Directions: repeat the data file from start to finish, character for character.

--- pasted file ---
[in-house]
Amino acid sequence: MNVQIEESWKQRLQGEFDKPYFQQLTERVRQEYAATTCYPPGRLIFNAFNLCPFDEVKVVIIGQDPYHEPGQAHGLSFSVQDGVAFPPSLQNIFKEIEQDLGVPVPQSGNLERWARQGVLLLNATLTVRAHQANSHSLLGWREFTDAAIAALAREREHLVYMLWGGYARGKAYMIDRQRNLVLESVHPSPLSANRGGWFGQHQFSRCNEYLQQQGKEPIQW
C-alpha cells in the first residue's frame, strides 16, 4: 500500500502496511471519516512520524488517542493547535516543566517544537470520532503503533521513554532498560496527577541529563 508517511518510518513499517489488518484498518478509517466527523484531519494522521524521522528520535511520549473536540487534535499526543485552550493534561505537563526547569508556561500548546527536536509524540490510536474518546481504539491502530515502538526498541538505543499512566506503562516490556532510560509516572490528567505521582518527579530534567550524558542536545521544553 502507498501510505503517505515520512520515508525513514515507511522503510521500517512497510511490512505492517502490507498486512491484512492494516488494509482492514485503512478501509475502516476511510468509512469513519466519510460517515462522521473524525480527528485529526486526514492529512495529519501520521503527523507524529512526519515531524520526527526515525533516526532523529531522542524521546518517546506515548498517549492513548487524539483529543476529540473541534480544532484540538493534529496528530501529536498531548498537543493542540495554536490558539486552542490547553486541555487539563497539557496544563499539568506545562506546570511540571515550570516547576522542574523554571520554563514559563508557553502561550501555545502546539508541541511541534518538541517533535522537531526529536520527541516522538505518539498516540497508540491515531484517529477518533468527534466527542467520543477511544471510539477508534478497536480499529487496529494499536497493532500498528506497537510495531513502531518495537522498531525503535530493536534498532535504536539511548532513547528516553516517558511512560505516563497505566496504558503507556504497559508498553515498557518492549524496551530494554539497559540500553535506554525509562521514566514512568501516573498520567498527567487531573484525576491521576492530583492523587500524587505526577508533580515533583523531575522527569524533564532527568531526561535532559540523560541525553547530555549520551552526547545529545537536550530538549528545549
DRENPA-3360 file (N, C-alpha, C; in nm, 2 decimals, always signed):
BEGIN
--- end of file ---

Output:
[in-house]
Amino acid sequence: MNVQIEESWKQRLQGEFDKPYFQQLTERVRQEYAATTCYPPGRLIFNAFNLCPFDEVKVVIIGQDPYHEPGQAHGLSFSVQDGVAFPPSLQNIFKEIEQDLGVPVPQSGNLERWARQGVLLLNATLTVRAHQANSHSLLGWREFTDAAIAALAREREHLVYMLWGGYARGKAYMIDRQRNLVLESVHPSPLSANRGGWFGQHQFSRCNEYLQQQGKEPIQW
C-alpha cells in the first residue's frame, strides 16, 4: 500500500502496511471519516512520524488517542493547535516543566517544537470520532503503533521513554532498560496527577541529563 508517511518510518513499517489488518484498518478509517466527523484531519494522521524521522528520535511520549473536540487534535499526543485552550493534561505537563526547569508556561500548546527536536509524540490510536474518546481504539491502530515502538526498541538505543499512566506503562516490556532510560509516572490528567505521582518527579530534567550524558542536545521544553 502507498501510505503517505515520512520515508525513514515507511522503510521500517512497510511490512505492517502490507498486512491484512492494516488494509482492514485503512478501509475502516476511510468509512469513519466519510460517515462522521473524525480527528485529526486526514492529512495529519501520521503527523507524529512526519515531524520526527526515525533516526532523529531522542524521546518517546506515548498517549492513548487524539483529543476529540473541534480544532484540538493534529496528530501529536498531548498537543493542540495554536490558539486552542490547553486541555487539563497539557496544563499539568506545562506546570511540571515550570516547576522542574523554571520554563514559563508557553502561550501555545502546539508541541511541534518538541517533535522537531526529536520527541516522538505518539498516540497508540491515531484517529477518533468527534466527542467520543477511544471510539477508534478497536480499529487496529494499536497493532500498528506497537510495531513502531518495537522498531525503535530493536534498532535504536539511548532513547528516553516517558511512560505516563497505566496504558503507556504497559508498553515498557518492549524496551530494554539497559540500553535506554525509562521514566514512568501516573498520567498527567487531573484525576491521576492530583492523587500524587505526577508533580515533583523531575522527569524533564532527568531526561535532559540523560541525553547530555549520551552526547545529545537536550530538549528545549
DRENPA-3360 file (N, C-alpha, C; in nm, 2 decimals, always signed):
BEGIN